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  1. #1

    Default Silverado CV joint problem?

    I'm driving a 2000 Silverado 1500 Z71 with push button 4X4 (165k miles). This winter has been particularly harsh and I have had to use my 4X4 a little more than usual. Recently, I pulled out of a parking spot in 4X4 and noticed a low grumble/grinding noise (no clicking or popping) as I turned the wheel all the way to the right . It also felt like the truck was a little jumpy and it had a hard time going forward. So, I tried turning the wheel all the way to the left and had the same result. When I'm in 2wheel, life is good, but turning slowly in 4 wheel sounds and feels horrible. I crawled under to look at the CV's and noticed that the rubber boots were all in great condition with no grease on the outside of the boots. This makes me think that the CV joints are okay. We recently had a ton of rain and I went through some puddles with my right tires. Does anyone think it's my CV joints or could it be something else? Thanks for any input!

  2. #2
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    driving in 4wd locked not auto on solid dry pavement will give this result... If your on road surfaces with snow and dry clean pavement use auto 4wd... use any 4wd as little as possible unless your in a snow road surface condition..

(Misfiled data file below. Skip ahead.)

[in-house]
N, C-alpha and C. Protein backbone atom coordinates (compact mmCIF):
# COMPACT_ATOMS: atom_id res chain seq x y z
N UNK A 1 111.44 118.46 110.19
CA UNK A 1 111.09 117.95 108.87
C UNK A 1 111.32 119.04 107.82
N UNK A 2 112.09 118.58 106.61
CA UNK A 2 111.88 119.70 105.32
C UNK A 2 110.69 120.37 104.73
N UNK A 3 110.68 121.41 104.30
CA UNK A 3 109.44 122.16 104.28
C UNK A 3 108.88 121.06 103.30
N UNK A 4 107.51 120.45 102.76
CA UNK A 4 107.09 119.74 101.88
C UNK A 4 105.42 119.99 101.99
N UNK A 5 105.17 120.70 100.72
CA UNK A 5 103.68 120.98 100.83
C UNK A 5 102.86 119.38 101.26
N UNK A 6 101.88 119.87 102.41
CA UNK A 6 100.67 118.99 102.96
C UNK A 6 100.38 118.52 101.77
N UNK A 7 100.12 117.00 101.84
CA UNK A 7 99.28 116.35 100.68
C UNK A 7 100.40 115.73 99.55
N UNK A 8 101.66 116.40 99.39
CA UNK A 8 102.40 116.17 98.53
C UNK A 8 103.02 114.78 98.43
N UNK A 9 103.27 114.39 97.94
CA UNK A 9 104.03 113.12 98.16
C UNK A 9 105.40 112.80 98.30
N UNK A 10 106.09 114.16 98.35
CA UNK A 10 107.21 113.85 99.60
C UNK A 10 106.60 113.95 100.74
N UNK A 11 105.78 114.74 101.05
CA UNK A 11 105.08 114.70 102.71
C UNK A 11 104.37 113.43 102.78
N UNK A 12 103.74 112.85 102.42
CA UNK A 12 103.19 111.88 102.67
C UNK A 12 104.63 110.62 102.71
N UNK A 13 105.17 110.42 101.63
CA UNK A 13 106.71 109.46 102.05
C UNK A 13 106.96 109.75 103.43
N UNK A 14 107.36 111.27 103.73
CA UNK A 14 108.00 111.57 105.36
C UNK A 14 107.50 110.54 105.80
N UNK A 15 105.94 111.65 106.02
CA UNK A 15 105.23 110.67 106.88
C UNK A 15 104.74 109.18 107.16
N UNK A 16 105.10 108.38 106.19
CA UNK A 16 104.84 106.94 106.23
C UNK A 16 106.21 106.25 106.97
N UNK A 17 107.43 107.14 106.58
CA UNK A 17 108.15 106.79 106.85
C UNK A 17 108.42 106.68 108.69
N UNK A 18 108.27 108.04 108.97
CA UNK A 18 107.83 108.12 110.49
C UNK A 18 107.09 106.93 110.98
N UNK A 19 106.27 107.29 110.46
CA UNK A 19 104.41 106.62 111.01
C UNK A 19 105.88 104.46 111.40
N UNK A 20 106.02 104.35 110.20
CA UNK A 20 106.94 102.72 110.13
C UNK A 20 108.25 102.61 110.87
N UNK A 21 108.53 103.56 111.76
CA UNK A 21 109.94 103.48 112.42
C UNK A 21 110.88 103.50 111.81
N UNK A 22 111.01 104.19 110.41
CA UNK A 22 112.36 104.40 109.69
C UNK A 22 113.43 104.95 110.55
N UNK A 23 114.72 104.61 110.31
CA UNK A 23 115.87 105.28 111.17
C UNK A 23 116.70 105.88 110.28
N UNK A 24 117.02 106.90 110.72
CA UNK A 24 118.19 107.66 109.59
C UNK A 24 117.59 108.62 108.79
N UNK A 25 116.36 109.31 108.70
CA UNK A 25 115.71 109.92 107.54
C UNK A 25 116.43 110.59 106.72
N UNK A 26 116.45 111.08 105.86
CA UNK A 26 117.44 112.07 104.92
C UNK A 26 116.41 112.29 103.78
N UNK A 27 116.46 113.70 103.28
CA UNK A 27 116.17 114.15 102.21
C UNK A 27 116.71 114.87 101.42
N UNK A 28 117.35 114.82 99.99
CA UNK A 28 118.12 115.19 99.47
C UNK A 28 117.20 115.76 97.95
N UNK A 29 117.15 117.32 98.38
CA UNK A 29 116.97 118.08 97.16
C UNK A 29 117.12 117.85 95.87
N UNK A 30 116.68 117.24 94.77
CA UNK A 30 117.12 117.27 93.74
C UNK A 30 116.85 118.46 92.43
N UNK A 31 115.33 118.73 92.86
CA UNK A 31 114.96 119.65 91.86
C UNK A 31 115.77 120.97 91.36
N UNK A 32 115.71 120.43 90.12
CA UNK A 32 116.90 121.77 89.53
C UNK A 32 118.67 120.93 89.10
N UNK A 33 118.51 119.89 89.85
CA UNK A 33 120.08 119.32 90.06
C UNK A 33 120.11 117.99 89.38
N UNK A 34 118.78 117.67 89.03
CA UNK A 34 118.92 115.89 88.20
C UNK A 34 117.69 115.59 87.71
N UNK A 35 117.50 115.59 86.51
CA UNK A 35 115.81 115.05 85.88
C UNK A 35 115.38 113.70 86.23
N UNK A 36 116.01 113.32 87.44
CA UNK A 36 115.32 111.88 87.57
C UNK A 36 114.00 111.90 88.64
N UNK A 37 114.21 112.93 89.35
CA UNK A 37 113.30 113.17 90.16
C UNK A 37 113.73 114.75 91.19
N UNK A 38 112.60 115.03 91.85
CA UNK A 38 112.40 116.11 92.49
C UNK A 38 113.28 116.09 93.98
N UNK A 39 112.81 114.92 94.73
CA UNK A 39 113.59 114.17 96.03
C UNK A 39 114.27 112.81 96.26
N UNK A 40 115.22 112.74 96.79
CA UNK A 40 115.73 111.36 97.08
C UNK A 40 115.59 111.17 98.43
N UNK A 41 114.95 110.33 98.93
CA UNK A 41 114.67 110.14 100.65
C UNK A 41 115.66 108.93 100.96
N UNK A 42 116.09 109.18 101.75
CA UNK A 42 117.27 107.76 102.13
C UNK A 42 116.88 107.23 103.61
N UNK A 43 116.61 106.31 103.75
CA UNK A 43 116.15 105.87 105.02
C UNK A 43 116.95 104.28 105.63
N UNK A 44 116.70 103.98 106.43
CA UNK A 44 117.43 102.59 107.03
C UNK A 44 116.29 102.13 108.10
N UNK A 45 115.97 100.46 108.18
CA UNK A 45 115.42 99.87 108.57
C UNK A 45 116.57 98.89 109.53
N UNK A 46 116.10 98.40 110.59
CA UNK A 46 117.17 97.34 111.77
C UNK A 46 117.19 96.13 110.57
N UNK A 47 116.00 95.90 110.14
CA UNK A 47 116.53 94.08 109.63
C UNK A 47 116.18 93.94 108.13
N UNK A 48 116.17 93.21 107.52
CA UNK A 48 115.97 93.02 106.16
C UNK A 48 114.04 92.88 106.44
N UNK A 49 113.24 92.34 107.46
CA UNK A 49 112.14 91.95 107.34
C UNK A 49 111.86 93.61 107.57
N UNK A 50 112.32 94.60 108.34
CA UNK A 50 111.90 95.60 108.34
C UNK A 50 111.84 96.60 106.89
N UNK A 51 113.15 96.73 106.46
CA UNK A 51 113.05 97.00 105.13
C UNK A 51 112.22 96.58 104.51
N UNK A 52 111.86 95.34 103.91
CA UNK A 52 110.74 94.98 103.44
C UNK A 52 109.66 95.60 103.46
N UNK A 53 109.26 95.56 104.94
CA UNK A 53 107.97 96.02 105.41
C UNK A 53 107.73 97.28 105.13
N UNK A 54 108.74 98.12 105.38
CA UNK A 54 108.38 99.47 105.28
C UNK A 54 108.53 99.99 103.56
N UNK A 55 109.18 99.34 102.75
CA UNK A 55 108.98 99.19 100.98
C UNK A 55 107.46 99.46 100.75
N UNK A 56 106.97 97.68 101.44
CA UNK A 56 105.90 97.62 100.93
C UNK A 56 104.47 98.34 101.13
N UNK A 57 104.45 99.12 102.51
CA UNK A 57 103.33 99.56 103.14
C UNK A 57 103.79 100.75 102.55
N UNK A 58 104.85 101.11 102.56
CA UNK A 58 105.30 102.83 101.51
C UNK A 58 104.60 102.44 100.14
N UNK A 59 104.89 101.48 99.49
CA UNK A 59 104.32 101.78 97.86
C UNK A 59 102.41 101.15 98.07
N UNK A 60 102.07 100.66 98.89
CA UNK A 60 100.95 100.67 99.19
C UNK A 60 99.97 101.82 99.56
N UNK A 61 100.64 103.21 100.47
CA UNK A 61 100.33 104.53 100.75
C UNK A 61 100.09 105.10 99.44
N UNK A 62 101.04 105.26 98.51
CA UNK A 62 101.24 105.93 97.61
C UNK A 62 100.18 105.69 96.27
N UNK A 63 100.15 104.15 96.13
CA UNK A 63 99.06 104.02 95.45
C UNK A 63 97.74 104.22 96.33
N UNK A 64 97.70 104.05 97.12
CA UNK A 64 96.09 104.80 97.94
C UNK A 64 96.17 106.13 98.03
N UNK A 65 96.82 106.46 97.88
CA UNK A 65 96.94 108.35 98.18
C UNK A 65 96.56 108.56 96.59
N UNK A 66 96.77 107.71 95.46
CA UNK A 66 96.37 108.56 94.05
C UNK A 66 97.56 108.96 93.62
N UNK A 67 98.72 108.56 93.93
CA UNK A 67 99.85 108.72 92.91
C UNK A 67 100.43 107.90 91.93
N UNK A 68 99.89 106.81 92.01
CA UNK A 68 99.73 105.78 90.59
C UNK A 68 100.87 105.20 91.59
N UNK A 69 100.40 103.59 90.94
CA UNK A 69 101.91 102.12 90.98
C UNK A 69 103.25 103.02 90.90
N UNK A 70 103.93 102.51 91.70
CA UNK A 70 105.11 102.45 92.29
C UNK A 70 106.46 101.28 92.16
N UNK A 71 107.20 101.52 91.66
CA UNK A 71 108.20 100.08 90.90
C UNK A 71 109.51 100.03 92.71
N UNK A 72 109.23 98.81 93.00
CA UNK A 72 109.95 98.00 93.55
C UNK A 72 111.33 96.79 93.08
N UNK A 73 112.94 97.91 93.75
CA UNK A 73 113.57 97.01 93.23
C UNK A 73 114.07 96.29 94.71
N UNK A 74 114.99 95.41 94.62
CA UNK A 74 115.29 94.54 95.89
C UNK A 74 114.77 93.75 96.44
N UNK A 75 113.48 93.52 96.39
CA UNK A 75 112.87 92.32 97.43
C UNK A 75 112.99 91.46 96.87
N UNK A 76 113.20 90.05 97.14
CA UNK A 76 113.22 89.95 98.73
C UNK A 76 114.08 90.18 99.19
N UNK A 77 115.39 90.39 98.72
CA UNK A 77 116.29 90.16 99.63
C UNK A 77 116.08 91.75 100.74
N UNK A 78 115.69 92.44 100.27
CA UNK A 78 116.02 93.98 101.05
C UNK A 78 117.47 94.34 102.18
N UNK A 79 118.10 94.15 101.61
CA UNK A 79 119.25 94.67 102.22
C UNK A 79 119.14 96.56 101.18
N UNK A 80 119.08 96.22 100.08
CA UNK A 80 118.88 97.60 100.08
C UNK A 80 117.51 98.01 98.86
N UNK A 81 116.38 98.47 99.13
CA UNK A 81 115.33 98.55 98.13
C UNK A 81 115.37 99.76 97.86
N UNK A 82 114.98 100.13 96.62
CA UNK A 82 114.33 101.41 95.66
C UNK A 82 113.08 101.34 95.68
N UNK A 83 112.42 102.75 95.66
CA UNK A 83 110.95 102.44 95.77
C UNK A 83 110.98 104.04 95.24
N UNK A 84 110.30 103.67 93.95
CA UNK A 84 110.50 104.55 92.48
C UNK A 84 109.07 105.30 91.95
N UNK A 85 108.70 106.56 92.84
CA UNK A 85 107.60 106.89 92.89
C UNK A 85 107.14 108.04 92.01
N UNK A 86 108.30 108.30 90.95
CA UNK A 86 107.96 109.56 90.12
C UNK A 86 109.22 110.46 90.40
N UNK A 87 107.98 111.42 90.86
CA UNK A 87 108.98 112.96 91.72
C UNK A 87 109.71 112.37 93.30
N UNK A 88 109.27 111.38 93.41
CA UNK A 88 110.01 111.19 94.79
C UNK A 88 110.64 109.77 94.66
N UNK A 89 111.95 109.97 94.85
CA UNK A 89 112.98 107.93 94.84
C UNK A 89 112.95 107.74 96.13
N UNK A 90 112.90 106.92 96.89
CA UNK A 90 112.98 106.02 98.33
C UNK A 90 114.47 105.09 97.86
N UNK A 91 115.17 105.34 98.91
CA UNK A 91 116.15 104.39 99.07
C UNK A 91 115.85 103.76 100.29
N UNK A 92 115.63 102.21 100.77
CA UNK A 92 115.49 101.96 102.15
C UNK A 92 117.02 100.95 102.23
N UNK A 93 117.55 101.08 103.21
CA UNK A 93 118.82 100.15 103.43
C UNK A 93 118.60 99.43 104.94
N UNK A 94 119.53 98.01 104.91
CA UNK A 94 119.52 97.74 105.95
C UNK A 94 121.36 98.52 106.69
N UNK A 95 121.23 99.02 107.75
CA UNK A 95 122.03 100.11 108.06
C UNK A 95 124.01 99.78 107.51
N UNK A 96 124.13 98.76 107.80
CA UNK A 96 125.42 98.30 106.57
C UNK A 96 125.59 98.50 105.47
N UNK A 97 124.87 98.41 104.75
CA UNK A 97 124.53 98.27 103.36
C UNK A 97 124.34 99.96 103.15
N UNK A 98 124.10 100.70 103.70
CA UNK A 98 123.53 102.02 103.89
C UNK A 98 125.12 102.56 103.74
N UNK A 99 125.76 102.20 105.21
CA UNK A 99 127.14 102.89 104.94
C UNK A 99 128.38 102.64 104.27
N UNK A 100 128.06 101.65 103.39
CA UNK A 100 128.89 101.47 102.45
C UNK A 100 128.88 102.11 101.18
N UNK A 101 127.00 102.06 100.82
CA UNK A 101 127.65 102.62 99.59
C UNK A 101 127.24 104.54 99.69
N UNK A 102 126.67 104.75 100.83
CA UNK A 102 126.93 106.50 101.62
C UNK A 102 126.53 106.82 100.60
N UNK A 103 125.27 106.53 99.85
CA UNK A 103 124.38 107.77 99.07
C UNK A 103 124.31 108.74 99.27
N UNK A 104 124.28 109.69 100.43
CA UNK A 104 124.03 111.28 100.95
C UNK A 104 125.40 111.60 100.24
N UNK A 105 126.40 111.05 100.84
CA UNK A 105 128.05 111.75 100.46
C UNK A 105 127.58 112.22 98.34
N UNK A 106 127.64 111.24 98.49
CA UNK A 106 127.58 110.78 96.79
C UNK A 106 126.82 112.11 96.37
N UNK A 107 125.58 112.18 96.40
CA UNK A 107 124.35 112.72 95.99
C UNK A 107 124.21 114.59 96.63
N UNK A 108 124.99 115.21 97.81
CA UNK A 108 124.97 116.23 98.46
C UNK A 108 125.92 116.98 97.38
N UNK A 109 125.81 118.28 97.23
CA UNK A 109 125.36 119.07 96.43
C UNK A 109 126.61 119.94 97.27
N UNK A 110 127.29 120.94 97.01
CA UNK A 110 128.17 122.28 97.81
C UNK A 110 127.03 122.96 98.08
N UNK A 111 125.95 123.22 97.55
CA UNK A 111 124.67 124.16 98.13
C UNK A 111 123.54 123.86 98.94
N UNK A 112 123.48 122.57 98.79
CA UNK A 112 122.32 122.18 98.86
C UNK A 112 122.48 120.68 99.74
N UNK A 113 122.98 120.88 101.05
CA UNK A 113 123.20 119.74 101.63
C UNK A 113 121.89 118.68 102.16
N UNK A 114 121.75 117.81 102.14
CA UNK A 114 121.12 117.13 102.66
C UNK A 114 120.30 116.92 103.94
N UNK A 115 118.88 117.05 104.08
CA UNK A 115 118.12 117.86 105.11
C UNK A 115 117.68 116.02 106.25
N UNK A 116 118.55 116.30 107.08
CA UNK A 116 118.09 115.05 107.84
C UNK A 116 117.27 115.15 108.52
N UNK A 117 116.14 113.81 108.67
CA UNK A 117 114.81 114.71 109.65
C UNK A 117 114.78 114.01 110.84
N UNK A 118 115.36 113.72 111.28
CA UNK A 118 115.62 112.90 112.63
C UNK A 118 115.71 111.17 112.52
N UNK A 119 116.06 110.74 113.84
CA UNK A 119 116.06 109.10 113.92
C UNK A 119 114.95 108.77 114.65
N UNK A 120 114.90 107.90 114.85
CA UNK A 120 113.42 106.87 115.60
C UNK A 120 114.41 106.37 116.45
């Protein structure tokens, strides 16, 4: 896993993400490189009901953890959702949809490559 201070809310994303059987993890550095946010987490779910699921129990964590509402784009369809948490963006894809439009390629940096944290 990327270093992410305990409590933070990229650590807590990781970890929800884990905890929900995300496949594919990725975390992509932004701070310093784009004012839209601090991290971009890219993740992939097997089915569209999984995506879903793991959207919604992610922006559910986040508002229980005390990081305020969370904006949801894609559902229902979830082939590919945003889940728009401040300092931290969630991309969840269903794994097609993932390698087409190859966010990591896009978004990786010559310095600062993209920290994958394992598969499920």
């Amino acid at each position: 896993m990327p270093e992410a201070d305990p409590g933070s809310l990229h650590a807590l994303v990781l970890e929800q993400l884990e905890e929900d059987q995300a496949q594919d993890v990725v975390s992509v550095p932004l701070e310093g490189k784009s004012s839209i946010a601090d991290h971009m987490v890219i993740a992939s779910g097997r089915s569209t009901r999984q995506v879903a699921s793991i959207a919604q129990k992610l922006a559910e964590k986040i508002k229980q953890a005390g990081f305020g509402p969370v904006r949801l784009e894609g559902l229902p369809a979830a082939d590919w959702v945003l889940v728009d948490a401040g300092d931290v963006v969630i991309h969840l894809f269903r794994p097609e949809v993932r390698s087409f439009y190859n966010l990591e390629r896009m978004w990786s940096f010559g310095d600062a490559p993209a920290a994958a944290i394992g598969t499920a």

I myself do not use any 4wd on/in the rain ....I do have truck tires ...if you have those passenger tires then you might need the auto 4wd.. I never had traction issues in rain with the vehicle in 2wd...

  3. #3

    Default

    Thanks for the response! I wasn't using my 4x4 in the rain, but I noticed this after the raid had come down and covered the roads in puddles. I was wondering if maybe the water washed away greese from the joints somehow. I don't have a way to look under the rubber boots on the CV's, the clamps look like they can come off but will be ruined in the process.

  4. #4

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    The point @j cat is trying to make, is that a wet surface is not loose, or slippery, enough to use 4WD. When you turn your vehicle, the 4 wheels are turning in different circles (the turning diameter of each wheel is different). This is not a problem when in 2WD, the differentials are designed to allow one wheel to turn in a different circle than the other wheel. When you use 4WD, one front wheel is locked to one rear wheel. The wheels want to turn in different circle, but they can not.....you have them locked together. the result is a lot of bucking (called crow-hopping) and a lot of noise from the components.

    Use 4WD only on loose (gravel), or slippery (ice, or snow) surfaces
    Ray

    '09 Avalanche LTZ - Black
    '05 Envoy XL (sold)

  5. #5
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    If you use any 4wd selection in the rain all the time and make hard turns you will feel this as mentioned by RayVoy [crow hopping] effect and other bad sounds.

    you say no issues in 2wd so what you have is a normal condition when in 4wd with what your doing in your operation so when this occurs easy on the throttle and slowly increase speed when making turns in any 4wd selection... I would check your front diff and transfer case lube for level and condition...